Learn to play Bridge
Playing: Lesson 8
Simple hold up play
There are time when not playing a winning card immediately is helpful. It will still be there on a second lead so you have not lost your chance. By doing this you can prevent the opponents making extra tricks from their long suit as it stops communication between the hands.
Only relevant in no trump hands
In the example below you only have the ace as a winning card and when that is gone the opposition have all the high cards. And it is certain one hand has four cards and may have five or six.
North hand :
Rule of 7:
This is a technique to help you decide when to play your winning card.
After the first lead in no-trump contracts count the number of cards you hold in both hands. Subtract this total from 7 and this will tell you how many times to 'hold up' your ace.
the above hand has 6 cards and must hold up the Ace for 1 trick.
Look at the distribution of the following example. East will lead the king and will make four tricks if you play your Ace first time.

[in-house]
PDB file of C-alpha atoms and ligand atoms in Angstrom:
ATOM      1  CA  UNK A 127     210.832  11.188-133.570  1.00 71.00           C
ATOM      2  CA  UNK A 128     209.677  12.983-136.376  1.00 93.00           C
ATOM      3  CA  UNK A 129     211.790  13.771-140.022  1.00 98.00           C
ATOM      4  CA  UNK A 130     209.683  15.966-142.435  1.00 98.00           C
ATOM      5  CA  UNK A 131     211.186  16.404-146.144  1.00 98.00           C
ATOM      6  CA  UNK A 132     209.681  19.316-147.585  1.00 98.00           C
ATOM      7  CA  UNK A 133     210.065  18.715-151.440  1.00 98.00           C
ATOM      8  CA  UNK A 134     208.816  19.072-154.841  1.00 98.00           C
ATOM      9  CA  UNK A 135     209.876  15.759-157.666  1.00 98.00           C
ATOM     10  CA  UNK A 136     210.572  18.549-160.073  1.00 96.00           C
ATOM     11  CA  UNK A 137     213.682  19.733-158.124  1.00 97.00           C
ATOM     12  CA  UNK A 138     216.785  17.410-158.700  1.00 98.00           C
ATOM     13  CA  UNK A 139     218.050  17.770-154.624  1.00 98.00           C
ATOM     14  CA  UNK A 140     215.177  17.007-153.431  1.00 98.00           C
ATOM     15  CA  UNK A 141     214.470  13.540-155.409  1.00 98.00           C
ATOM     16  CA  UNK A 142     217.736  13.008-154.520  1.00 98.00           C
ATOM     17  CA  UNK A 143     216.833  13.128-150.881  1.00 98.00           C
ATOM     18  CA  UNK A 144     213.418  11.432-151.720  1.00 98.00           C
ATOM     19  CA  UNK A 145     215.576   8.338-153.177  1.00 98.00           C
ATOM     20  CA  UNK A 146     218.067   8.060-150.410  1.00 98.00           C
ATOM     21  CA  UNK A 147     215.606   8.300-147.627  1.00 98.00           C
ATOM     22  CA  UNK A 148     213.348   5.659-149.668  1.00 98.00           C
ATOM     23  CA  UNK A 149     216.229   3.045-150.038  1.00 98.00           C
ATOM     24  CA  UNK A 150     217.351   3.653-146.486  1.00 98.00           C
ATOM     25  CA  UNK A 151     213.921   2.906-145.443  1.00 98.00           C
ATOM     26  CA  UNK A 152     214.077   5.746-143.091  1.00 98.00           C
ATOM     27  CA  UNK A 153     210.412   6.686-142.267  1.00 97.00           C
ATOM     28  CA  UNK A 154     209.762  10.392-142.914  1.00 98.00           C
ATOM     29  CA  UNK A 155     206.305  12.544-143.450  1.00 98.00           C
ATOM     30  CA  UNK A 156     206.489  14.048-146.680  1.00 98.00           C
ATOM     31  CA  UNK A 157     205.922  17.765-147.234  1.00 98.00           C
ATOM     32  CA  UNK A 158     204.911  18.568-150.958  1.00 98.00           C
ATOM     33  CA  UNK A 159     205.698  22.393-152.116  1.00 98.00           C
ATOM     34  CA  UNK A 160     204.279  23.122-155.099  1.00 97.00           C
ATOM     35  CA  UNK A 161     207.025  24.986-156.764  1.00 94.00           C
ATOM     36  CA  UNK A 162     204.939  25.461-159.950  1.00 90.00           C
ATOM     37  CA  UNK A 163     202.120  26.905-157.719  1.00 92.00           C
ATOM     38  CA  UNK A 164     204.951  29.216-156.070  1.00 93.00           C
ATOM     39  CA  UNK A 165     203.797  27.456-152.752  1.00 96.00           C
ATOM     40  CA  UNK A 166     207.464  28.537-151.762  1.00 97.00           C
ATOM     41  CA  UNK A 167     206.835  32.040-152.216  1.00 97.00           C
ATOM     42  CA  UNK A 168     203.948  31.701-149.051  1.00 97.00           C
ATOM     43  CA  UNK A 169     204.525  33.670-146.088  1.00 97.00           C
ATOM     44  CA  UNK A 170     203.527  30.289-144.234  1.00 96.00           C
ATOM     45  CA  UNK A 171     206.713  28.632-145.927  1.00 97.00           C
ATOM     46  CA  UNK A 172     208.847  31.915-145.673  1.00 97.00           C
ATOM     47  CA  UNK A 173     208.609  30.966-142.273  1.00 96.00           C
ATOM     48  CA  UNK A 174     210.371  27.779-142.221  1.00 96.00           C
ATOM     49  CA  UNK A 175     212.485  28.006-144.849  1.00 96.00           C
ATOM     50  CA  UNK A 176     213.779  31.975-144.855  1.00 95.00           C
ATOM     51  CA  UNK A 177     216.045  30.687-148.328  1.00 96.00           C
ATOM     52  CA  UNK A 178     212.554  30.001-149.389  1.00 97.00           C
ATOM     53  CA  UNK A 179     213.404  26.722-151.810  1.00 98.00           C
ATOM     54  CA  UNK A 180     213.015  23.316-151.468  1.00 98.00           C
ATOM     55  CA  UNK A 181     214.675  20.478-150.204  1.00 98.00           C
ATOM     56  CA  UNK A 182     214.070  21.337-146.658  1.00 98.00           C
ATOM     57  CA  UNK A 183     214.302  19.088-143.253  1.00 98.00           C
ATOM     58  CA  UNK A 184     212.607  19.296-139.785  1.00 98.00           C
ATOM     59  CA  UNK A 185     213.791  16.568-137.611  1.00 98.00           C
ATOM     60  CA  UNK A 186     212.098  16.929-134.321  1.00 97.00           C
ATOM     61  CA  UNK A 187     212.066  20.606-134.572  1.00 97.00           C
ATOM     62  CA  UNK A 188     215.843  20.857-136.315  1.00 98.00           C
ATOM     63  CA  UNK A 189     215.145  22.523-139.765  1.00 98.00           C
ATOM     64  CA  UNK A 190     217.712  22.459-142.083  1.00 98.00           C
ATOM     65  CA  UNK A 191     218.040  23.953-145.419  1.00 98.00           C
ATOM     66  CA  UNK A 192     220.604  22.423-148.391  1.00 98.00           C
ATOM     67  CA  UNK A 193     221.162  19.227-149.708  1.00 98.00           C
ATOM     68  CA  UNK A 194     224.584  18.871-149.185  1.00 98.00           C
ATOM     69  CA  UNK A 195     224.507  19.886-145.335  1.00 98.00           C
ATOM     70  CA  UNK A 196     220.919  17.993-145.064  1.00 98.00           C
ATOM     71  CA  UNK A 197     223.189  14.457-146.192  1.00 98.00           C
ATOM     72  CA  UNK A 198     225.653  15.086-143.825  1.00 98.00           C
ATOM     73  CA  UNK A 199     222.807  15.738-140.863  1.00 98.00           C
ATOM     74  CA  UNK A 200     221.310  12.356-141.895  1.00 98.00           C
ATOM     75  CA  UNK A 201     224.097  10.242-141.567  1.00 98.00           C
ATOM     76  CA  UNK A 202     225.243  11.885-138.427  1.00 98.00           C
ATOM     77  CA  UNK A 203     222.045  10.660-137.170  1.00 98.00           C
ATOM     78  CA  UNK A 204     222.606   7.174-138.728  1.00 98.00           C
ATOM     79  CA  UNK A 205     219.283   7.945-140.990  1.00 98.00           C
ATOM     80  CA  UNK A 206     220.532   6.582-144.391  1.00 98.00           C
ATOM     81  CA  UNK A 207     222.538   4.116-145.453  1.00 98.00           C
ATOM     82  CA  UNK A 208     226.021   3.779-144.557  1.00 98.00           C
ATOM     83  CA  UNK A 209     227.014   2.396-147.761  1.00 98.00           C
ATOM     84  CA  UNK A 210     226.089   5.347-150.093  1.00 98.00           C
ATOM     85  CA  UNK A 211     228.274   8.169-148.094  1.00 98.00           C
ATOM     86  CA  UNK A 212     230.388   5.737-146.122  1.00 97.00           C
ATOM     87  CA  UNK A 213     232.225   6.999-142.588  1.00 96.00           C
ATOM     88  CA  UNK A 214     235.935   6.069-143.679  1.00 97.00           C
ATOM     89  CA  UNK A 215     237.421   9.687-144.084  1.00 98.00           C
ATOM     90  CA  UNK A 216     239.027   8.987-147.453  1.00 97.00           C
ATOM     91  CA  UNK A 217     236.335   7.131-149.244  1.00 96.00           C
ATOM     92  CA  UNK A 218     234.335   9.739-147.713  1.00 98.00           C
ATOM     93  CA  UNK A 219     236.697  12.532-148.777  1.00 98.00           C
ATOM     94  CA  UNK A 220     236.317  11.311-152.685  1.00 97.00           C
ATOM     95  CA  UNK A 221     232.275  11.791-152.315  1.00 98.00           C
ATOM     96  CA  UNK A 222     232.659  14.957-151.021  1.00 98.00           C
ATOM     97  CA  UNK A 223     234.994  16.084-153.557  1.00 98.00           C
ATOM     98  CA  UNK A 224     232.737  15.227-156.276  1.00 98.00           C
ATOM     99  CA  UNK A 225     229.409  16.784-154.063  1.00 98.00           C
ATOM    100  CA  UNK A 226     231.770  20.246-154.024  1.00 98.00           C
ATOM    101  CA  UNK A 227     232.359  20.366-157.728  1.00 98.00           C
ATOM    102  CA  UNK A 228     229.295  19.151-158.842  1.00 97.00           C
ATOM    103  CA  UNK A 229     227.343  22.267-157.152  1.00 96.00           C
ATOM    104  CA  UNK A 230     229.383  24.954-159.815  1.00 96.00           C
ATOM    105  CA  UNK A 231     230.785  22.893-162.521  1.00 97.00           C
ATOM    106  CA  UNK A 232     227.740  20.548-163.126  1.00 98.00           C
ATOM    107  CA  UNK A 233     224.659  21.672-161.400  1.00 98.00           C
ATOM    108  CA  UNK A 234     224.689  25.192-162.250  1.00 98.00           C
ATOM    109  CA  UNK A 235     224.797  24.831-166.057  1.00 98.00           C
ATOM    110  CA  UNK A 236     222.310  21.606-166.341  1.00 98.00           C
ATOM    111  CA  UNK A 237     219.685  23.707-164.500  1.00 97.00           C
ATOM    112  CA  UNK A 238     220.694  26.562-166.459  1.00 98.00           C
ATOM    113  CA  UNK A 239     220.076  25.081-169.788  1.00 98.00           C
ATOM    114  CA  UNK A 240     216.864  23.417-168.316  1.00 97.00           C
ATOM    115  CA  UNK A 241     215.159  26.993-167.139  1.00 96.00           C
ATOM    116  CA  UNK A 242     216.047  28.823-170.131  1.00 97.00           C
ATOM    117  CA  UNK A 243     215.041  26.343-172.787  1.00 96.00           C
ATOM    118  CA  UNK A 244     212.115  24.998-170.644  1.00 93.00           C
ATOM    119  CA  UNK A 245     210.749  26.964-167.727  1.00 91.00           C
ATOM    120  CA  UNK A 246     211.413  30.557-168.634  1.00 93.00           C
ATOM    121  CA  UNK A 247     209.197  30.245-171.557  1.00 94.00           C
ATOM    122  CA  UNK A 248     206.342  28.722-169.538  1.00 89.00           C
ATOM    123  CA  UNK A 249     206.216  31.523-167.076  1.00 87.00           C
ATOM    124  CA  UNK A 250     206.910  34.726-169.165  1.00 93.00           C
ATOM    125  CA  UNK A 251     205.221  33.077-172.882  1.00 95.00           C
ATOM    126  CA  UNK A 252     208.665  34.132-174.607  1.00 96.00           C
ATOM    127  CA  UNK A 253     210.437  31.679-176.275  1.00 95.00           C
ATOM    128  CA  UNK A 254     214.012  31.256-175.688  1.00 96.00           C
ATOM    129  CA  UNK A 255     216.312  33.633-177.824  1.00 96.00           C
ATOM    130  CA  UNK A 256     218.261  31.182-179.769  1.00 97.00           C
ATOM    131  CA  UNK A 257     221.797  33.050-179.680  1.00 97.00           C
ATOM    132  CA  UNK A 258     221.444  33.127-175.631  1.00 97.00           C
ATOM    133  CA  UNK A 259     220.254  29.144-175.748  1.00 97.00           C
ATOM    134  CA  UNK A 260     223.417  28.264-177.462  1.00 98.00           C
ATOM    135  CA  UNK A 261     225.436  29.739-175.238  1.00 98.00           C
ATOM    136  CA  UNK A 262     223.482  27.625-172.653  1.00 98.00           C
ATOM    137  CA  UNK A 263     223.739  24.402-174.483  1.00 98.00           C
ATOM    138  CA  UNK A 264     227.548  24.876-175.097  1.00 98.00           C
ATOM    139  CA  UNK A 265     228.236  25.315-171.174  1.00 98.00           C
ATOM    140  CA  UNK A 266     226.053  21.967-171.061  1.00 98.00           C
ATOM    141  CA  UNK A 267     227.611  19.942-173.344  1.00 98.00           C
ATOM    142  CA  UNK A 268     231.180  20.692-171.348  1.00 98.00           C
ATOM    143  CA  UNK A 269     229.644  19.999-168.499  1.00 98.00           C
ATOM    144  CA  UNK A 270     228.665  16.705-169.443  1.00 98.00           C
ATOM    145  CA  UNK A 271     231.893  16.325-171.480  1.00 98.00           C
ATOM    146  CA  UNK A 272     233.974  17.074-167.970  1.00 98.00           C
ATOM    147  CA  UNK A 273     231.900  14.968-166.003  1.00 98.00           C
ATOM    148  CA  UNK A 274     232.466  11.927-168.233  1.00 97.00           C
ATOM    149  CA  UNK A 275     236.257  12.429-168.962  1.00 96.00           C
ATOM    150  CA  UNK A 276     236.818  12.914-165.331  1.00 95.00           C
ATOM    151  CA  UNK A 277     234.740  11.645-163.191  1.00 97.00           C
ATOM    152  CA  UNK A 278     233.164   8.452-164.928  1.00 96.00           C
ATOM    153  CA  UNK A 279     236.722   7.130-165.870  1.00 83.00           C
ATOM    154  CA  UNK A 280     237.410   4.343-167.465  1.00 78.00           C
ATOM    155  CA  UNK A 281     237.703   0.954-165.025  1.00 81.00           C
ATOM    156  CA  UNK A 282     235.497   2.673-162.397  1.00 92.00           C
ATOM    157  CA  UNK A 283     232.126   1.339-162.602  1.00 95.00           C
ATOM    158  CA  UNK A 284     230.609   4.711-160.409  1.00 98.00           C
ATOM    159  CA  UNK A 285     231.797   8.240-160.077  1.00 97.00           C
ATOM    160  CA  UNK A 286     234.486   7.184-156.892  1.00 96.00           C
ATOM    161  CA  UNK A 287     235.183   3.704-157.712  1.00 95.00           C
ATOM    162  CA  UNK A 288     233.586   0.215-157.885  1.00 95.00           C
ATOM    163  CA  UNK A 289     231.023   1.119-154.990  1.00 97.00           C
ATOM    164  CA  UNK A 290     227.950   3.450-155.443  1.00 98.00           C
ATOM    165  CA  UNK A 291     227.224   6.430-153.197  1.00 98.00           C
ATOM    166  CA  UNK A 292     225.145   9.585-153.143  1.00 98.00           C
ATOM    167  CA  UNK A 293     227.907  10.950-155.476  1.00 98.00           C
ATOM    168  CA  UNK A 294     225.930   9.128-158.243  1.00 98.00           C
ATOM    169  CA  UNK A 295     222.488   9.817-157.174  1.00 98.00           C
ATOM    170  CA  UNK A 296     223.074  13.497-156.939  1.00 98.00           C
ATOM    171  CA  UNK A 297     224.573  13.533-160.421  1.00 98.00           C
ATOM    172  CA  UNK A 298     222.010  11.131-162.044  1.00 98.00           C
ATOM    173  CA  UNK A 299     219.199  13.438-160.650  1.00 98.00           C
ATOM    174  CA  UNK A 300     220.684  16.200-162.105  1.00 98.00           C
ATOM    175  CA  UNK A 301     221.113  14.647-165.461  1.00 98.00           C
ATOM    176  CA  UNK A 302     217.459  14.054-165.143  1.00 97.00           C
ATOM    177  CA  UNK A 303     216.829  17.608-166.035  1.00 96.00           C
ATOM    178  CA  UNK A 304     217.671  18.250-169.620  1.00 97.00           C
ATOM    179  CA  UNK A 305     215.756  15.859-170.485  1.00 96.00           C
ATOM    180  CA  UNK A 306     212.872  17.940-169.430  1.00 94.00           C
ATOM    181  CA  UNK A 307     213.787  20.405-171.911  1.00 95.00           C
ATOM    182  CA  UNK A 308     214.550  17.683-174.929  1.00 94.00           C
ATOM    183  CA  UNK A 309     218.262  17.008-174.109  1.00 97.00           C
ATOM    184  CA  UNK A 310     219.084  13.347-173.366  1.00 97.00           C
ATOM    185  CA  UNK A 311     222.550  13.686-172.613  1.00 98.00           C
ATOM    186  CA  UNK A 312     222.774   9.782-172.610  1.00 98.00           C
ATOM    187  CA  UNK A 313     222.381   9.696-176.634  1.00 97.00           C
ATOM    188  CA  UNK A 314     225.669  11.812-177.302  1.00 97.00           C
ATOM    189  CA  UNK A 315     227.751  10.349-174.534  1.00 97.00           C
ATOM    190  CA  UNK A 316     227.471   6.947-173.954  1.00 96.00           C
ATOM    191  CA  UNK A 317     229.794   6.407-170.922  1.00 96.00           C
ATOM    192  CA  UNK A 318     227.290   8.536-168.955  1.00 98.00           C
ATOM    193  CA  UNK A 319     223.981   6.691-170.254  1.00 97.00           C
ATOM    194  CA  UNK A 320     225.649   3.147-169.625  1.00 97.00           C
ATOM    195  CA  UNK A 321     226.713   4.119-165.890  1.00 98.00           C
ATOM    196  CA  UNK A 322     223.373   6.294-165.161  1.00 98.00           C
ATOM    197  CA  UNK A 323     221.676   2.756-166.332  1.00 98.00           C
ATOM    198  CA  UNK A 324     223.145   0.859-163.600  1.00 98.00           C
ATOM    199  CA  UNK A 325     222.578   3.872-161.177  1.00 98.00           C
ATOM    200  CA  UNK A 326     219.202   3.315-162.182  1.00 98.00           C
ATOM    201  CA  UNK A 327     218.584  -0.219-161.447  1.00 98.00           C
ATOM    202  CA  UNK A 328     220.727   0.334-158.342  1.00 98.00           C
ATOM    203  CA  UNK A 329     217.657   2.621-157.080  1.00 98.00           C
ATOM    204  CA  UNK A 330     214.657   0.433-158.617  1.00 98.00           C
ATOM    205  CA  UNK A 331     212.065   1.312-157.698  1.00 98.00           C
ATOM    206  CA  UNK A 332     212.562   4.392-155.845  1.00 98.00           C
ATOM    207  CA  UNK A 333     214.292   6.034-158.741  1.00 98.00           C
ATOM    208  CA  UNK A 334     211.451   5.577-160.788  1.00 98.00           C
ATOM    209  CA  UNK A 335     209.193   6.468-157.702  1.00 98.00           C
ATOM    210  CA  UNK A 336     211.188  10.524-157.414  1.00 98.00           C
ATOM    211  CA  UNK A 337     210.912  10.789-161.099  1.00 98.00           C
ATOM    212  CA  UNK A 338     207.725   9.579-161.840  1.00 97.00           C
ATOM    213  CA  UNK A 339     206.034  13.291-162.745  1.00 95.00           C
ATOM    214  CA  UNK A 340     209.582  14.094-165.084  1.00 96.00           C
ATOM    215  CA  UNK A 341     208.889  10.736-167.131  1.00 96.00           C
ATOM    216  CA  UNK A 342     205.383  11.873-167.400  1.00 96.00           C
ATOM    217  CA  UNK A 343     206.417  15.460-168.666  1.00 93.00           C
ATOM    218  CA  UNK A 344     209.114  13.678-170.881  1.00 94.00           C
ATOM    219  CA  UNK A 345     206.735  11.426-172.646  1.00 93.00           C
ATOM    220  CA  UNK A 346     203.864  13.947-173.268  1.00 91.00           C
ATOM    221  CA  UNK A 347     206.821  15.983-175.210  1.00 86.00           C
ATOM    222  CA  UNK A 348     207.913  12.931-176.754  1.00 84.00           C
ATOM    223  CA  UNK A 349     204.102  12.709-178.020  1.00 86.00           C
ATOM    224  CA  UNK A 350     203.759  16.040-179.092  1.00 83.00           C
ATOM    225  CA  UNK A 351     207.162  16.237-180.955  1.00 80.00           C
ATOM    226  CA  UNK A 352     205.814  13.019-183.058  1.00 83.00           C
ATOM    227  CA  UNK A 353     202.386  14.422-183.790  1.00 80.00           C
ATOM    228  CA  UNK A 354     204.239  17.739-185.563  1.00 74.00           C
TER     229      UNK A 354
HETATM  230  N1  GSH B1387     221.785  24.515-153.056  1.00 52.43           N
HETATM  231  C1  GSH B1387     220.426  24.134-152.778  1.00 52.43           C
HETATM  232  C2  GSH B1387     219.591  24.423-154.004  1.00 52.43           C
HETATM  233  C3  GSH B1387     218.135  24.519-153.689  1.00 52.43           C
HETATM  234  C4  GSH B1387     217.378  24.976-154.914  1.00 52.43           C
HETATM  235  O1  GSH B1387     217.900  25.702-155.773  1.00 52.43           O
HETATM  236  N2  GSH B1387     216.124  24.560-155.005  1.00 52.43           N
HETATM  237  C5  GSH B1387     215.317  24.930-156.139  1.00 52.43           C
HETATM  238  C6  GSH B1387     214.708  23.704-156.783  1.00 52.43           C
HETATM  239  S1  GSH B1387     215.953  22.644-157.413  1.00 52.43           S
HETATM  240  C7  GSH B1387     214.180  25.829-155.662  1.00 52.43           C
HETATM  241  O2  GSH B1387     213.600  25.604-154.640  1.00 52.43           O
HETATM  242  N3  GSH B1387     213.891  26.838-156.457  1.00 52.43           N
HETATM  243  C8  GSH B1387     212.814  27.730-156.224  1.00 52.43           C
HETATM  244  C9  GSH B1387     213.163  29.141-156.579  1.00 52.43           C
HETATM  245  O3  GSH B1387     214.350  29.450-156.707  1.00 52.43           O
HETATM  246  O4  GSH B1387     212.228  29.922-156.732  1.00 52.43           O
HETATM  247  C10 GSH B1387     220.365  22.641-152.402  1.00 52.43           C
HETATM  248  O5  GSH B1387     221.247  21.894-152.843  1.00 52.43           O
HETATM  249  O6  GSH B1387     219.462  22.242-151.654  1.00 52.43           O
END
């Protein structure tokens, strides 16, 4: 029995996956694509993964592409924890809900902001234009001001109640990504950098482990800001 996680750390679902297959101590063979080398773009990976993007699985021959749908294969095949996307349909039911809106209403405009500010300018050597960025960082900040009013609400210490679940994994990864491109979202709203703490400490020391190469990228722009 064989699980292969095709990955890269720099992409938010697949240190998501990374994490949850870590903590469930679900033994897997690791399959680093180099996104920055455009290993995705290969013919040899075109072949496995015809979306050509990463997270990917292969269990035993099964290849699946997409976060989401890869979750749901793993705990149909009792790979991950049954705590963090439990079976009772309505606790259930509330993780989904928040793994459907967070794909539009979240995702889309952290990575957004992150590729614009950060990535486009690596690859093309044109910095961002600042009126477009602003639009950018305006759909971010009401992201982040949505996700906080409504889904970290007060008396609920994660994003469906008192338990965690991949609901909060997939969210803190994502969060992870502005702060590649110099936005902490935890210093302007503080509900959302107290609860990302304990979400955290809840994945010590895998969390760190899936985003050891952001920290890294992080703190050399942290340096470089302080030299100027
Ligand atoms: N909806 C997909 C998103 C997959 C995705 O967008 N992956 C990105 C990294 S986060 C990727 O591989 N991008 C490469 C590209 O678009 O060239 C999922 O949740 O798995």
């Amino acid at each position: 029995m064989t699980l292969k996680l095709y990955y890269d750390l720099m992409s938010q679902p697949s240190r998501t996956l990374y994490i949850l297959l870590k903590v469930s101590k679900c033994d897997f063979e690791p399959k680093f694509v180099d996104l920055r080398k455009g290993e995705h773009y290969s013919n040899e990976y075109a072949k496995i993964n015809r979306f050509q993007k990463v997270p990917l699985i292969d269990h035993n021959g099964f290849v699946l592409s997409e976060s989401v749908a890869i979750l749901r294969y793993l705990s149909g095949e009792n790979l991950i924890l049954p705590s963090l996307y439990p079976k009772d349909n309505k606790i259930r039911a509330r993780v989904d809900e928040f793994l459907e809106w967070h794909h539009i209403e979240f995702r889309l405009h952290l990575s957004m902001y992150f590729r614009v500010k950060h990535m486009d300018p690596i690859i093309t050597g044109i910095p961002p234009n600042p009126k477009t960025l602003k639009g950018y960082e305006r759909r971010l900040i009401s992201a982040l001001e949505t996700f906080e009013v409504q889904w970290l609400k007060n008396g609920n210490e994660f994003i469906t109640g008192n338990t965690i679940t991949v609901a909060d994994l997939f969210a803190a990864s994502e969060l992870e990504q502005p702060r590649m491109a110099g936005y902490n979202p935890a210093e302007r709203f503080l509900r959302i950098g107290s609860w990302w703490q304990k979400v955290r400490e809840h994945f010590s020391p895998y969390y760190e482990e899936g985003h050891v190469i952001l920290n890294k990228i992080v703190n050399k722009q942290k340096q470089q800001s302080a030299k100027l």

What happens if you do not play the ace until the third round?
If west gets the lead the opponents will win the last two spades. But if east gets in he can no longer lead a spade. This means you can play any finesse into the east hand and you are safe whilst you have the other suits controlled.
Plan you play to ensure west can not get in.
Rule of 7: 3 cards in south hand and
2 in north adds up to 6
In this example yo only have the King as a control.
It west leads the Ace after the first lead you then have the master King. If east wins with the Ace then again you have the master.
You still need to hold up for one more trick to stop communication.
Rule of 7: 3 cards in south hand and 2 in north
adds up to 6
If the Ace is not led and not played on the first lead you have no option but to play the king. Lets hope this does not happen.
These hand allow you to practice 'hold up' play
Don't forget all the other techniques as they may apply as well.
Click the card you want to play when the arrow is showing.
© Mary Vale 2009
Learn to play bridge